Monday, 28 December 2009

David Through the Looking Glass

The Mad Hatter was heading to city hall. The Cheshire Cat had been and left the stage for the Duchess to take over the most prestigious address in Wonderland trying to agree with everyone and find a moral in everything.

It was surprising therefore that young David having found himself in this position wanted a bit of every one of them. He wanted the power that the Mad Hatter, a school boy acquaintance, had achieved only more so. He wanted to smile for everyone like the Cheshire Cat yet to know that there was also a time for sincerity. As for the Duchess, well he wanted that house, he thought he had to be nice to everyone to do so. He'd enjoy the view from the inside if he succeeded of Tweedledum and Tweedledee working out which of them was the Duchess, or indeed the Cheshire Cat's, natural successor.

"I don't think we should invent differences where there aren't differences," said David.

But then he went on to invent similarities when they were tenuous, "A hung Parliament would be bad for Britain, would be bad for the sort of strong united determined leadership that we need, but we shouldn't invent differences where they don't exist."

Yes as you tell this isn't from the pen of Lewis Carroll but a look at the wonderland, befundleland more like, of the Conservative leadership. They really think:
"There are many more areas where Liberal Democrats and Conservatives agree and that's a good thing but we need to have a decisive election."


Now I'm all for agreeing with my political opponents when we do agree but Dave, on this one I must protest. Senior Tories have apparently saying the the Cameron 'love bomb' is aimed at Lib Dem voters not our MPs, candidates etc. Hence the comment about a hung parliament being a bad thing. You see the Tories are talking about change but don't want to have to move to accommodate some of another parties agenda if there was a hung parliament. As they are aiming that statement at Lib Dems it should be apparent that Dave doesn't want the change that we behind Nick Clegg are offering. If he was prepared to do the things the Lib Dems wanted a hung parliament would be good for Britain if that were the case.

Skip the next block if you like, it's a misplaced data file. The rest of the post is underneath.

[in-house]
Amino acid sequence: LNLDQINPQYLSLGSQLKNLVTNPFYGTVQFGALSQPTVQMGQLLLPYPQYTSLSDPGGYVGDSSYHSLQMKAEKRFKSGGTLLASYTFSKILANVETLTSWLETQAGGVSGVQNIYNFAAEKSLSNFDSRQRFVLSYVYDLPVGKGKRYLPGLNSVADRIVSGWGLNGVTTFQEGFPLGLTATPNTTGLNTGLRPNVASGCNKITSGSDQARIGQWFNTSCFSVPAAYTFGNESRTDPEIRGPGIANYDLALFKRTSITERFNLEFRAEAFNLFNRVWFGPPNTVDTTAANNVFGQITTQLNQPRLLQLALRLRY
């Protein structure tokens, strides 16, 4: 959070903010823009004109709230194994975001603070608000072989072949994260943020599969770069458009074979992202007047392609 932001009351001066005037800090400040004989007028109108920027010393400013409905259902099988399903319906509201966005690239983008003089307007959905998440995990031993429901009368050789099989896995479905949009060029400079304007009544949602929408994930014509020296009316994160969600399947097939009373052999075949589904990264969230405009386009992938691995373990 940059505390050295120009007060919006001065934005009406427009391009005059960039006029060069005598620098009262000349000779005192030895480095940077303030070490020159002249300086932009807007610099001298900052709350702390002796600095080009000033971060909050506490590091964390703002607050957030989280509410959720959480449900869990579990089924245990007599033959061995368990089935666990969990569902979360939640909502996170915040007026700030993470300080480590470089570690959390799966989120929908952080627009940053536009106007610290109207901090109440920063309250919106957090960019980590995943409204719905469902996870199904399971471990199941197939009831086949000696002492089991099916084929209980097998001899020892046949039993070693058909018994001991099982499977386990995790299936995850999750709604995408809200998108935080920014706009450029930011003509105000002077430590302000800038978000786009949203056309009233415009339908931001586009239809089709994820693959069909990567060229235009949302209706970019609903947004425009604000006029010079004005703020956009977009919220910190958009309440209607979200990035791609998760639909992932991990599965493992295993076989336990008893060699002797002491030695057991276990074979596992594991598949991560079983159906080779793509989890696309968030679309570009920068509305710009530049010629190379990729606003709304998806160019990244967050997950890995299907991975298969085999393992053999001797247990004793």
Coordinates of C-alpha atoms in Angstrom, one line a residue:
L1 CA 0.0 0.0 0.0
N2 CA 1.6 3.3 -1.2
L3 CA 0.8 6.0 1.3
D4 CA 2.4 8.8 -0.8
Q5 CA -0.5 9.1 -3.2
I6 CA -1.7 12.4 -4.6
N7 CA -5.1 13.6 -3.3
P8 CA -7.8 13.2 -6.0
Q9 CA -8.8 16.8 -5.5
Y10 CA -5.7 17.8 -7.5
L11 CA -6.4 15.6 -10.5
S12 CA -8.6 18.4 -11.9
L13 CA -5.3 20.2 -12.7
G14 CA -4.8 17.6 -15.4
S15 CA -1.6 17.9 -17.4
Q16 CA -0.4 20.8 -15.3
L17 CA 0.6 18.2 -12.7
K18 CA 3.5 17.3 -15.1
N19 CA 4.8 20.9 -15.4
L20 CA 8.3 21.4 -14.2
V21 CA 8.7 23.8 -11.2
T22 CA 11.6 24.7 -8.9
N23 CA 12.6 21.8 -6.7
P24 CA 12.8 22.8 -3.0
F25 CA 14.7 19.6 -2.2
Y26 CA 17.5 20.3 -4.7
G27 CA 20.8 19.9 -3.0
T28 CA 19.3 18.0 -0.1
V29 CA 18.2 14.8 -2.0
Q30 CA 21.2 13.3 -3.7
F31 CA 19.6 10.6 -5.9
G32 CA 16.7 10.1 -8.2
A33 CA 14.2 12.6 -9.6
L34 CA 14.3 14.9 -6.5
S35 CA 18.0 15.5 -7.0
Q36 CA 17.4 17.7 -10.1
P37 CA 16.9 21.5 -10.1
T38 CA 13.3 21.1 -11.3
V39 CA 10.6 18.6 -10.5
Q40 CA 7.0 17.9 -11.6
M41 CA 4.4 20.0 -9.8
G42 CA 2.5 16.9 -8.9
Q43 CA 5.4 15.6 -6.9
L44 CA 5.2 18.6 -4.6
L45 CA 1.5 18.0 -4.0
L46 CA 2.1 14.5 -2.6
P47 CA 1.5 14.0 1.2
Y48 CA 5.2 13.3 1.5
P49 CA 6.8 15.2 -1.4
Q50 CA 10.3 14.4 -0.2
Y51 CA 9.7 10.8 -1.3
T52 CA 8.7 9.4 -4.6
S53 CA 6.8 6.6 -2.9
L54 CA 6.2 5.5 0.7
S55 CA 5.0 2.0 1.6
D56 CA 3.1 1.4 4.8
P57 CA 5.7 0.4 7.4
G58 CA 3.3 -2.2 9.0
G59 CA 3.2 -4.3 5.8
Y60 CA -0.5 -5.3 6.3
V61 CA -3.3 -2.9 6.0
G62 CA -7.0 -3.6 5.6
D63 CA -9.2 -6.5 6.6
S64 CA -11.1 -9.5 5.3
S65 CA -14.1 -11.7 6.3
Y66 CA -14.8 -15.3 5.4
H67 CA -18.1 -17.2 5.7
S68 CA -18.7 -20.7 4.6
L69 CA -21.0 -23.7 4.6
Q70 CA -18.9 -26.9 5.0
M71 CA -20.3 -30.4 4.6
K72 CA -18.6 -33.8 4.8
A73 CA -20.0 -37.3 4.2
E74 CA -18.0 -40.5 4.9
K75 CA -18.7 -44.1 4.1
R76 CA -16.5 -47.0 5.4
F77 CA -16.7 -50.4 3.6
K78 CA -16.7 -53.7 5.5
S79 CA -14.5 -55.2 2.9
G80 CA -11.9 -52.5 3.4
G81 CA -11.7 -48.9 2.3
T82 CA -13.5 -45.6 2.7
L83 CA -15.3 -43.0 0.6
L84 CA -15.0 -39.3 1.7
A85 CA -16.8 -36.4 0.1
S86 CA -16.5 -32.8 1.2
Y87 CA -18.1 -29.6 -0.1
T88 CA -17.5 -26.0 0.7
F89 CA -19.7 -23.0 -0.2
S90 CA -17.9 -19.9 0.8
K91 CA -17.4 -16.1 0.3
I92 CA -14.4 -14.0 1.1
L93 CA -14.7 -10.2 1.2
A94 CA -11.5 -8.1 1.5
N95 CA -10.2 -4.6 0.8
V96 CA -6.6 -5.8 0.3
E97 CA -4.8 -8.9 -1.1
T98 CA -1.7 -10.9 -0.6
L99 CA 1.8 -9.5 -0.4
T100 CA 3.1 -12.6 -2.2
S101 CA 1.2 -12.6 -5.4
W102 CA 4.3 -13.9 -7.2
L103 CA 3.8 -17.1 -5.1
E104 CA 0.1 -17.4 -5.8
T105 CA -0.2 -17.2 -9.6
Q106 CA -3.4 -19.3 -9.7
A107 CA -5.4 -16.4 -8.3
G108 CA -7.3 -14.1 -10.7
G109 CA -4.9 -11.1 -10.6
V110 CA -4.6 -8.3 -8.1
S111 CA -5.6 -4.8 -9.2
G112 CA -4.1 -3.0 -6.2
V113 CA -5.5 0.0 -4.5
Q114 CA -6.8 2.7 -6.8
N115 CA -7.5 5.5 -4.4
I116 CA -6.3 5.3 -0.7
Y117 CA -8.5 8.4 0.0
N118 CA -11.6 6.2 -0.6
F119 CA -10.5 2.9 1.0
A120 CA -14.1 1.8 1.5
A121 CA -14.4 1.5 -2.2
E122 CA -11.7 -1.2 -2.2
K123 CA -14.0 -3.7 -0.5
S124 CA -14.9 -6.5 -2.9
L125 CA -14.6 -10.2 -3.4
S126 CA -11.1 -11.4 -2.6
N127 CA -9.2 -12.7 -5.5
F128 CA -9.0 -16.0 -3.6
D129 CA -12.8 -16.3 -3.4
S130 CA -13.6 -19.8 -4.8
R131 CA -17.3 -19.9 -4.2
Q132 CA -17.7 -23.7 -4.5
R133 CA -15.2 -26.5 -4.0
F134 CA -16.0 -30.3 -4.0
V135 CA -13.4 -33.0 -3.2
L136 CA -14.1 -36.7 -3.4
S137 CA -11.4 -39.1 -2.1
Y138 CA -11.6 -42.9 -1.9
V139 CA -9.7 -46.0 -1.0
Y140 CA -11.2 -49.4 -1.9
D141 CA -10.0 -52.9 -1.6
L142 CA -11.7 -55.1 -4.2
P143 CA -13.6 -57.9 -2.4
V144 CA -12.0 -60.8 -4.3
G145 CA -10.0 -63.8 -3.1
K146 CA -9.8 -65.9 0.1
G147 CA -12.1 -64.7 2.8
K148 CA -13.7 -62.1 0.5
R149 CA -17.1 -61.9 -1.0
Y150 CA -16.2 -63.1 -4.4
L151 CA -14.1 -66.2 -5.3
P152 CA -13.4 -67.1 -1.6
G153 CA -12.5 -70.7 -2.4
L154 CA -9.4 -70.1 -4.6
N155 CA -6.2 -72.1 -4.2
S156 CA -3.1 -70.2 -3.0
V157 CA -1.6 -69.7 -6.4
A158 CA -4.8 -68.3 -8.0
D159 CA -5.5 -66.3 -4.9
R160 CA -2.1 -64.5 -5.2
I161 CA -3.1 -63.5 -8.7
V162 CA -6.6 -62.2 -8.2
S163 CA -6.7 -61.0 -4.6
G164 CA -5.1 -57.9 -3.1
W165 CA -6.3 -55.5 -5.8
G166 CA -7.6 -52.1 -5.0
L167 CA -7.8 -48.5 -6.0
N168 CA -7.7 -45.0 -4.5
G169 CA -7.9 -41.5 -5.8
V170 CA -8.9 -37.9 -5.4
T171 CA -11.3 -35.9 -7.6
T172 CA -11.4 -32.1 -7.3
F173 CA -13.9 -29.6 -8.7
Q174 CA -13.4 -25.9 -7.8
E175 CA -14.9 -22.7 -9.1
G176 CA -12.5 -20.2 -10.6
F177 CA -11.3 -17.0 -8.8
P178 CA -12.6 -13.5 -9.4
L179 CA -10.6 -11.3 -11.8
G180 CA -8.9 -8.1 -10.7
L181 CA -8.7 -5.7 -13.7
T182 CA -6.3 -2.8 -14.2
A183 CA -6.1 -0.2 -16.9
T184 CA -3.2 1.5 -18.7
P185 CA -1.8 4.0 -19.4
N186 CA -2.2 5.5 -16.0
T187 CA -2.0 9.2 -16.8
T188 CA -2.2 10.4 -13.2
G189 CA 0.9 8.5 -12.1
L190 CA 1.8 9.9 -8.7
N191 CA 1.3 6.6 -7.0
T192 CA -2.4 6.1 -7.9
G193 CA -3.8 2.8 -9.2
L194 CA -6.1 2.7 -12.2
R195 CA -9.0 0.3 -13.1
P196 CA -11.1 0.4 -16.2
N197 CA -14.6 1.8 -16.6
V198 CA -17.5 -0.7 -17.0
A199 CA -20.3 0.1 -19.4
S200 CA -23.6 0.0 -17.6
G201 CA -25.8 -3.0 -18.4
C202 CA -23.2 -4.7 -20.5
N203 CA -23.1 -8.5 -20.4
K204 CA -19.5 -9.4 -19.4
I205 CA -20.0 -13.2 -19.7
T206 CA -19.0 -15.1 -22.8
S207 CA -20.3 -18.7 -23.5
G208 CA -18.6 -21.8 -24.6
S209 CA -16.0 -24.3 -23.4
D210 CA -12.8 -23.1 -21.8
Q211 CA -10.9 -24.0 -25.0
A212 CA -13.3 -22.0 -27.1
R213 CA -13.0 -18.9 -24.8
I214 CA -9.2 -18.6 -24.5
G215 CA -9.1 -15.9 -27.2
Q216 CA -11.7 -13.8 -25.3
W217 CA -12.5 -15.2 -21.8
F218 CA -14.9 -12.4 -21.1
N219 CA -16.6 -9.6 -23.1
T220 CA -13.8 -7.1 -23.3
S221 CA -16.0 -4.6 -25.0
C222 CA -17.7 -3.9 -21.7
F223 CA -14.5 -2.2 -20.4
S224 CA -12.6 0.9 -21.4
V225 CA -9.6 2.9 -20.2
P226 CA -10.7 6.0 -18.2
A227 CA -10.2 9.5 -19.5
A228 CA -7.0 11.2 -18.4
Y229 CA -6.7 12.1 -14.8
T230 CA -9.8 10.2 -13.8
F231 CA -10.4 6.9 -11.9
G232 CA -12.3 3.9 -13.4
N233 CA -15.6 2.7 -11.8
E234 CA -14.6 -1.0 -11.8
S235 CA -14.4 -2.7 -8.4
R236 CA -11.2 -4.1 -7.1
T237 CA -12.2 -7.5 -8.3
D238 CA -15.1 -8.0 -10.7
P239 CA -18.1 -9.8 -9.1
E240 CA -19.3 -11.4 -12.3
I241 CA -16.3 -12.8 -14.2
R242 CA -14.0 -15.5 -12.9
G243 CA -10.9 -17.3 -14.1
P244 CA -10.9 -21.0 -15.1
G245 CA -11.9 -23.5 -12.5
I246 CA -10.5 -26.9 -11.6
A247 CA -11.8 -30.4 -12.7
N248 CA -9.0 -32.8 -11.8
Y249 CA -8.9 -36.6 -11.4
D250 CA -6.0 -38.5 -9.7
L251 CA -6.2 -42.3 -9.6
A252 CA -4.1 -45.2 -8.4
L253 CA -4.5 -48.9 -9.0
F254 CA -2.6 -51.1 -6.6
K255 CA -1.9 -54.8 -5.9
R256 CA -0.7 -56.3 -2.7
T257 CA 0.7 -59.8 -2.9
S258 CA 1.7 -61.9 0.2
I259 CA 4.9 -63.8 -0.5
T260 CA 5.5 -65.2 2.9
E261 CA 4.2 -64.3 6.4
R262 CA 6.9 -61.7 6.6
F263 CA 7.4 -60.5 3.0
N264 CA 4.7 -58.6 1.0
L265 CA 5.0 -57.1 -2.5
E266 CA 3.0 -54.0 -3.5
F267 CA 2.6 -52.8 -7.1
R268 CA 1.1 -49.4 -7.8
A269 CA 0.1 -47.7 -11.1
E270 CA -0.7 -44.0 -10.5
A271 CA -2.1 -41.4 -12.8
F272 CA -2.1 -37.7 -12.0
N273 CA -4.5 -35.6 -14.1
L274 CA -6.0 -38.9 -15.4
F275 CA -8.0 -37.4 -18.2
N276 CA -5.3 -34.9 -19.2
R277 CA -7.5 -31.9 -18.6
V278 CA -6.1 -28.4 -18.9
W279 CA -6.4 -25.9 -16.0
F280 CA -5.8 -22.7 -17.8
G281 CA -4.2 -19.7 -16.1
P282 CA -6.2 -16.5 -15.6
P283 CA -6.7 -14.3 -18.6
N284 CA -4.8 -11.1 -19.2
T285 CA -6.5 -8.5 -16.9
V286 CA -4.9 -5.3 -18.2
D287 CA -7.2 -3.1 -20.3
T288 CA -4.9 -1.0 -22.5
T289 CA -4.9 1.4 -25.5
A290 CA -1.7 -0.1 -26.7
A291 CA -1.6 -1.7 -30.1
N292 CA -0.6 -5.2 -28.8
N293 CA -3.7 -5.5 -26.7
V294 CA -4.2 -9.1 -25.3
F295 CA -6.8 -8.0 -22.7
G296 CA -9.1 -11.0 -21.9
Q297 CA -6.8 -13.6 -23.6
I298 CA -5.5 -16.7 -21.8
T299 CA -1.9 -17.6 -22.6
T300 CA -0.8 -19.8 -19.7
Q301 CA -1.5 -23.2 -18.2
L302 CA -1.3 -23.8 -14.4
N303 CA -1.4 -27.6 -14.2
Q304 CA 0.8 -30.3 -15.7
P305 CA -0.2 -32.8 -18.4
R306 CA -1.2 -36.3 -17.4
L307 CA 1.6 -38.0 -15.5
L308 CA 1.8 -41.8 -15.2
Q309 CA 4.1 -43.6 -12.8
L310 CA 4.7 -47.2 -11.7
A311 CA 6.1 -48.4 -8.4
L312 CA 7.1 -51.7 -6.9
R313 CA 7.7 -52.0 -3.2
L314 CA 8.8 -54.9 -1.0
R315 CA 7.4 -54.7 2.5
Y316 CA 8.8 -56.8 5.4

Indeed lets look at the three key areas that they say they are targeting: green issues, decentralisation, and less state interference.

Green Issues: Looking around at Conservative councils and activists around the country I've yet to be convinced that there really is a green heart beating behind a blue Rosette. Iain Dale their uberblogger led a denial-lite blogging strand that stretched across a number of Tory blogs recently over Copenhagen. Indeed did anyone spot an activist led Tory presence at the Wave recently. I know I didn't see one in Glasgow (where the Greens, Labour and Lib Dems were out at activist level) and I've heard the same in absentia approach to the climate happened in London. More likely to see Tory activist marching with the Countryside or Tax(non)Payers Alliance that an alliance of environmental concerned groups.

I remember the struggles we had getting better environmental provision through when the Tories controlled Kingston council. From what I see beneath the rhetoric even their own shadow cabinet are fully on board the green agenda. The Lib Dems have a few exceptions, but by in large are on board. We don't deny climate change, but will heartily debate how best to go about it.

Decentralisation: Actually seeing Annabel Goldie reverse over the horizon about Calman and hearing all the cutting of Westminster powers promised from the Tories, what they are doing is just that. They are not decentralising power they are cutting the public's ability of have it accountable to them. The Tories rather than moving power from the centre to publicly elected bodies are looking to sell parts of it off to commercial interests. Therefore not for profit will not be an incentive to take over certain aspects but it will another way to make money of those who are poorest, to line the pockets of Dave and Gideon's friends, whether resident or non-domiciled in the UK.

Less state interference: See the above whereas the Tories actually want less state period, the Lib Dems want certain powers devolved down to a more local level areas of health, policing, education being prime examples. The Lib Dems also recognise that there are some issues that need to have more co-ordination, even outwith our borders. Yes that does mean some decisions being made at European level. But the Tories wanted to pull us out of the European Convention on Human Rights, out of the international policing arrangements, don't want us to join the Euro ever. So don't want to protect you rights, your security or your shopping prices in a sensible way all in the cause of less 'interference'. Yes there is a time and a place for freedom but with that freedom there is also a need for responsibility, the Tories are prepared to negate as much responsibility as they can get away with. You don't think so, you may be too young to remember the last Conservative period of power then.

So David Cameron may well be thinking he is looking though a looking glass when he looks at Lib Dem policies compared to his own. He's actually just standing on the street looking through the window at the real change that is on over in the shop window, but he's so vain all he sees is his own reflection and the door to number 10 over his shoulder. Indeed he is already taking the voters and his victory for granted, thinking that those who vote Lib Dem can't see through what he says about difference and similarity.

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